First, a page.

Polchin has read newspaper articles from the last century in order to look critically at the accounts of violence against gay men, alongside the development of true crime drama as a genre, and the way this tracked to the various LGBT political movements waning and waxing over the years. Stonewall then is rightly more of an anchor in his book than a subject. We move toward it in the timeline, chapter by chapter, as we might toward a city in the distance.

The similarities between the crimes here struck me again and again, often down to the methods the attackers used; I often thought I was losing track of myself each time I read that a victim’s skull had been crushed. A Navy scandal in Rhode Island in the 1920s—in which a young Franklin Delano Roosevelt recruited Navy men to have sex with the men who tried to pick them up in order to obtain evidence against them—reminded me of the “Stasi Romeos” of East Germany, state spies recruited to pose as gay men and have sex with them. Reading that the Navy investigation led to the possible expulsion of the recruits for having violated the Navy’s prohibition against sodomy even while on an official mission for the Navy to commit sodomy felt like a premonition of the ruthless, win-at-all-costs political moment we’re living in now.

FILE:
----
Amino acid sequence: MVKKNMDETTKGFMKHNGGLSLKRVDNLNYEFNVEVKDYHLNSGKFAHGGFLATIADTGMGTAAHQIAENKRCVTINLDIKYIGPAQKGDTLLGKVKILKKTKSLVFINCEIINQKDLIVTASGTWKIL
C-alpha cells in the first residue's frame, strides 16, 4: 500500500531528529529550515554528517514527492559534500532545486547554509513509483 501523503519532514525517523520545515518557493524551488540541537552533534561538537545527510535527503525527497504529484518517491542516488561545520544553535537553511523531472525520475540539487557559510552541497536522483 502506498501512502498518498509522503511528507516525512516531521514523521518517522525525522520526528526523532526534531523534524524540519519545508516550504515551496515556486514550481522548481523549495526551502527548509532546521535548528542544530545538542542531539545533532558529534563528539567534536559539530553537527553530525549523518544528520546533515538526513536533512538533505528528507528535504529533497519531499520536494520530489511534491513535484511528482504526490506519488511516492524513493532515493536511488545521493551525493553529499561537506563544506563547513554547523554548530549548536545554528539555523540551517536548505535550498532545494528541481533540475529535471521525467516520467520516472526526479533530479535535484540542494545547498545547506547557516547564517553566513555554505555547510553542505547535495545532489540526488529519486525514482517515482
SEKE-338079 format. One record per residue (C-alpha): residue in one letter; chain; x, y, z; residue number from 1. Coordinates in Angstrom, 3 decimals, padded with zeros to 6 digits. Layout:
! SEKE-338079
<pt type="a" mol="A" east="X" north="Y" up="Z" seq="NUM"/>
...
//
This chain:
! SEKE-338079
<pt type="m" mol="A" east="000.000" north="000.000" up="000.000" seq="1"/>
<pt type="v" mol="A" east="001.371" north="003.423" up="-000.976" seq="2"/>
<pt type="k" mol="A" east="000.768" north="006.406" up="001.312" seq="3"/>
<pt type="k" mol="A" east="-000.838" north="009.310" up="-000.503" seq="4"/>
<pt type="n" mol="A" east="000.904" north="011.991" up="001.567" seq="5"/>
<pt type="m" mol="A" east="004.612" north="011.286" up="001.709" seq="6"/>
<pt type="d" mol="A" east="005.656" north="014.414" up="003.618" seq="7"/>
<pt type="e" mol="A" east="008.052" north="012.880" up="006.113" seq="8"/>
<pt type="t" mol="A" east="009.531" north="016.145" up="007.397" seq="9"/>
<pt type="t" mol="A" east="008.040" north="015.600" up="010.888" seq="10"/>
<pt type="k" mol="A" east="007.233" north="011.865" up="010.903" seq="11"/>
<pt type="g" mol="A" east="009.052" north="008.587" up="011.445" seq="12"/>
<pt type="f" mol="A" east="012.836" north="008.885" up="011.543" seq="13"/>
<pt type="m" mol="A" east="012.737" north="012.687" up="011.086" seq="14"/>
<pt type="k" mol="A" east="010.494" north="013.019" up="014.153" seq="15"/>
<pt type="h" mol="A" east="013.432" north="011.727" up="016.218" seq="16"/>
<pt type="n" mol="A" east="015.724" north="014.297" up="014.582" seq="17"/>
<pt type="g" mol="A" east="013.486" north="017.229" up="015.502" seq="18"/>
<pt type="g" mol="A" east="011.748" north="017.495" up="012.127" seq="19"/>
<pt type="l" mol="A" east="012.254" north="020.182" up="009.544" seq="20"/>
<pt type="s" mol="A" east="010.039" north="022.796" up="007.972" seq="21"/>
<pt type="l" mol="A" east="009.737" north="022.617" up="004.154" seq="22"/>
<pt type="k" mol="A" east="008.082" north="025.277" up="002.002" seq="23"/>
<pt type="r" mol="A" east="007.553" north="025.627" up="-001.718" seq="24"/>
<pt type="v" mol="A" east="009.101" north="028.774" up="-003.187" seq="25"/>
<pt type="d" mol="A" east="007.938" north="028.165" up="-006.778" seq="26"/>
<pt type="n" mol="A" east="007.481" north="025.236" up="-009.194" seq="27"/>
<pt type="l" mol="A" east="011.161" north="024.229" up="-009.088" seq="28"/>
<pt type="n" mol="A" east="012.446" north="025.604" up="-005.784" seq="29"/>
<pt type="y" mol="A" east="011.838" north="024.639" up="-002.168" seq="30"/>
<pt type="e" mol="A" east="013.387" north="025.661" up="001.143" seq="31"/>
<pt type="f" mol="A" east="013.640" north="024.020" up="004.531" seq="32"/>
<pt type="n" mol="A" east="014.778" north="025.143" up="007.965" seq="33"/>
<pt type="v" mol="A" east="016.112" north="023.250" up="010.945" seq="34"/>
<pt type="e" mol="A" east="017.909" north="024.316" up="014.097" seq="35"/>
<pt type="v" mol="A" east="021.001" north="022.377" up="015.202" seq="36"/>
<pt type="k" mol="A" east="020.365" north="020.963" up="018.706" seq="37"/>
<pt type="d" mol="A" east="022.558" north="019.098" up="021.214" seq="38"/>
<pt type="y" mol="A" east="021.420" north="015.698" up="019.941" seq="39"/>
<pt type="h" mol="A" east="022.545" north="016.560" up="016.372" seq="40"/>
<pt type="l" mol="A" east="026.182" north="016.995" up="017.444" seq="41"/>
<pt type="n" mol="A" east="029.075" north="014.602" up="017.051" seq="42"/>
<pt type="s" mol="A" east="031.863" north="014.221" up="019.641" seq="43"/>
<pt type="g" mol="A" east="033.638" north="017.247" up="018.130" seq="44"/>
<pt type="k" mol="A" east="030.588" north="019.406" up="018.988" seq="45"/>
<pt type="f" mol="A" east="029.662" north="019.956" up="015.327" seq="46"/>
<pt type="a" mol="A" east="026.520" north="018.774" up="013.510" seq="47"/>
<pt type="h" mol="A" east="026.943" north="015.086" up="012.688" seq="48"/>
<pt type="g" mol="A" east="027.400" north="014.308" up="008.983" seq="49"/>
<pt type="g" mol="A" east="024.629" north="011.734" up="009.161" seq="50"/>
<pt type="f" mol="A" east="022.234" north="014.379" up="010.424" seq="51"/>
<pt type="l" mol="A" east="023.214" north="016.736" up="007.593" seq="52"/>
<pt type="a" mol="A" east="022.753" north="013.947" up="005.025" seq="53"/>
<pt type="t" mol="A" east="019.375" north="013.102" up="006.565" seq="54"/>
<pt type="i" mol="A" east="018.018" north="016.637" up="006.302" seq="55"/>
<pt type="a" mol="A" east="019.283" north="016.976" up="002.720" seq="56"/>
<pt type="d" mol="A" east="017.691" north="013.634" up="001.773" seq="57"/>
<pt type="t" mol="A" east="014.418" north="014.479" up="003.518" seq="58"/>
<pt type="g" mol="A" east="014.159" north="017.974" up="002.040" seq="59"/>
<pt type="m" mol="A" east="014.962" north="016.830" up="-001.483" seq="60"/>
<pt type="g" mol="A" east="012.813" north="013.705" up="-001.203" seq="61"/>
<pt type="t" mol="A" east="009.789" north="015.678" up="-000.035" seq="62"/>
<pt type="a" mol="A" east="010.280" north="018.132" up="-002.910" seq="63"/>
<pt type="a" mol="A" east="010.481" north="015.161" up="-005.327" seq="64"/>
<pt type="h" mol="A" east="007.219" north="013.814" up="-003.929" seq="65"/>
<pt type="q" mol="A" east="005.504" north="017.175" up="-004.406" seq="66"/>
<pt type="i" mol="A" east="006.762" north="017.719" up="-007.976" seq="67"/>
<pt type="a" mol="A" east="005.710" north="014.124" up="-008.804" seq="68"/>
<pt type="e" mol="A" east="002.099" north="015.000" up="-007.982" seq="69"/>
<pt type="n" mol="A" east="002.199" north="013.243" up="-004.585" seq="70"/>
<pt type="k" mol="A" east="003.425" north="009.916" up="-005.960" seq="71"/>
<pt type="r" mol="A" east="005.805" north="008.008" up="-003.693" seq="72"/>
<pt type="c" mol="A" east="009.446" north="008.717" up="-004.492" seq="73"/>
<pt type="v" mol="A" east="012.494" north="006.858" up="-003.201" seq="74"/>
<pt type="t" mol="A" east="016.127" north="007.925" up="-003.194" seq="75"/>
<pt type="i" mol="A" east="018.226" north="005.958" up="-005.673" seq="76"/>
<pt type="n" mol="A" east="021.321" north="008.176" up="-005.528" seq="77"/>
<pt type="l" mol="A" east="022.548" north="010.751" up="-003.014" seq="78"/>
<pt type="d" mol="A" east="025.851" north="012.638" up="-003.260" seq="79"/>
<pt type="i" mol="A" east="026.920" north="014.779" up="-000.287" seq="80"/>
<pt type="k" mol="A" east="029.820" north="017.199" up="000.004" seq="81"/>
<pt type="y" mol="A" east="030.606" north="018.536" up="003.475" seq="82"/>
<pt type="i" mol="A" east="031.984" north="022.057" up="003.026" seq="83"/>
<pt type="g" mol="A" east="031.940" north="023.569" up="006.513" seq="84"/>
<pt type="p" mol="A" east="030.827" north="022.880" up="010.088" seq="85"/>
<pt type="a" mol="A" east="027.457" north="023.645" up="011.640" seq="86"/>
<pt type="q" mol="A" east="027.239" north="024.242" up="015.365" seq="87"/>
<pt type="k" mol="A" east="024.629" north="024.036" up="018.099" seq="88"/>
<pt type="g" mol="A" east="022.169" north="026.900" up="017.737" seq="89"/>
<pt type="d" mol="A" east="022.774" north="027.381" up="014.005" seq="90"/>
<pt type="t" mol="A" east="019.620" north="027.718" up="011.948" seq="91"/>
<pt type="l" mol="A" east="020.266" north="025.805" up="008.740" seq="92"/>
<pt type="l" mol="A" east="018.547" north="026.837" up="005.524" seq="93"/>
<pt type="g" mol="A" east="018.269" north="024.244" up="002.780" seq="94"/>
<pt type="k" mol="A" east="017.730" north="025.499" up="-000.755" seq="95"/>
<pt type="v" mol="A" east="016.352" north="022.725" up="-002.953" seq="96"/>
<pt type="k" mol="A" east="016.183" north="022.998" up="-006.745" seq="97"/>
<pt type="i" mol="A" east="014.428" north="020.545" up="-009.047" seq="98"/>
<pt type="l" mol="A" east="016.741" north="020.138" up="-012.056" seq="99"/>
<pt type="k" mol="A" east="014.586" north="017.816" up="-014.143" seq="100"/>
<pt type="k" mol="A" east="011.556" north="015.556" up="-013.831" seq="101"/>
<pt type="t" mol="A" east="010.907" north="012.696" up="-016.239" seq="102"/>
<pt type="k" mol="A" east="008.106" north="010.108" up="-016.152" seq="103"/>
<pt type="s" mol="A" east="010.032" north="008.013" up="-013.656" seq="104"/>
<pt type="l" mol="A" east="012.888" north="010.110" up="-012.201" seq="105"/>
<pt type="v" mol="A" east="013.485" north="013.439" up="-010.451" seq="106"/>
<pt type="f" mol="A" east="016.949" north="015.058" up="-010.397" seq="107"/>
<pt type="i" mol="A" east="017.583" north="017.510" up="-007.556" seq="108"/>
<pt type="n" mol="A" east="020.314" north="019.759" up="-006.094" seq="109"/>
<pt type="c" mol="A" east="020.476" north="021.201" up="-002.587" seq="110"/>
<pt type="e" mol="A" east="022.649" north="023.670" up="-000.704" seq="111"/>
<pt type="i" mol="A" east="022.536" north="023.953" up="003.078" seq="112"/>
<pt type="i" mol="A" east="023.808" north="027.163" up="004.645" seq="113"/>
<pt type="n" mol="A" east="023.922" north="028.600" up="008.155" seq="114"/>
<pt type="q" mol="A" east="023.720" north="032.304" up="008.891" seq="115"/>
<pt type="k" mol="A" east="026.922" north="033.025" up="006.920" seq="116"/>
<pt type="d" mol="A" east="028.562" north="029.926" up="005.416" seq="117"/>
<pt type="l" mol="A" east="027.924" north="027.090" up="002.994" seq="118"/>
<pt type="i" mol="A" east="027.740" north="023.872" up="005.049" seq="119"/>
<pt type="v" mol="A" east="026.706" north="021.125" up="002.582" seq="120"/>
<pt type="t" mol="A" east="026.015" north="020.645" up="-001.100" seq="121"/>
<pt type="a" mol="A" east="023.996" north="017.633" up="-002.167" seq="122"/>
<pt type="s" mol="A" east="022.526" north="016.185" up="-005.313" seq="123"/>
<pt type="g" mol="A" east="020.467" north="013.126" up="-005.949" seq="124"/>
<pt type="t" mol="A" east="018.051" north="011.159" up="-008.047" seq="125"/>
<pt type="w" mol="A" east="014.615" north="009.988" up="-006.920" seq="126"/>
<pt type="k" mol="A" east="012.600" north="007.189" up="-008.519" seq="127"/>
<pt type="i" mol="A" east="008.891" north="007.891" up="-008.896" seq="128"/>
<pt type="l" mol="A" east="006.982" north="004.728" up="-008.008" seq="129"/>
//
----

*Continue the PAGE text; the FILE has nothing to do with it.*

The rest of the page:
A 1989 celebration of the 20th anniversary of the Stonewall riots in New York
New York Daily News Archive/Getty

What makes Polchin’s readings stand out is the way he pursues an underlying story across several seemingly separate crimes. He is interested in the way the stories of these crimes, their prosecution in court and in the press, are shaped by socioeconomic class and race. Time and again, a white man who murdered a gay man of any race was let off if he employed the “gay panic defense.” But that familiar term obscures how, say, a Jewish rabbi murdered for “attacking” a young white man played into anti-immigrant and anti-Semitic hatred. If the killer was nonwhite, however, he was recognized as the aggressor, and the victim was then described as having been lured to his death. Homophobia, posing as a defense of heterosexual men, gave generations of white men tacit permission to kill any “sexual deviant” if they felt threatened.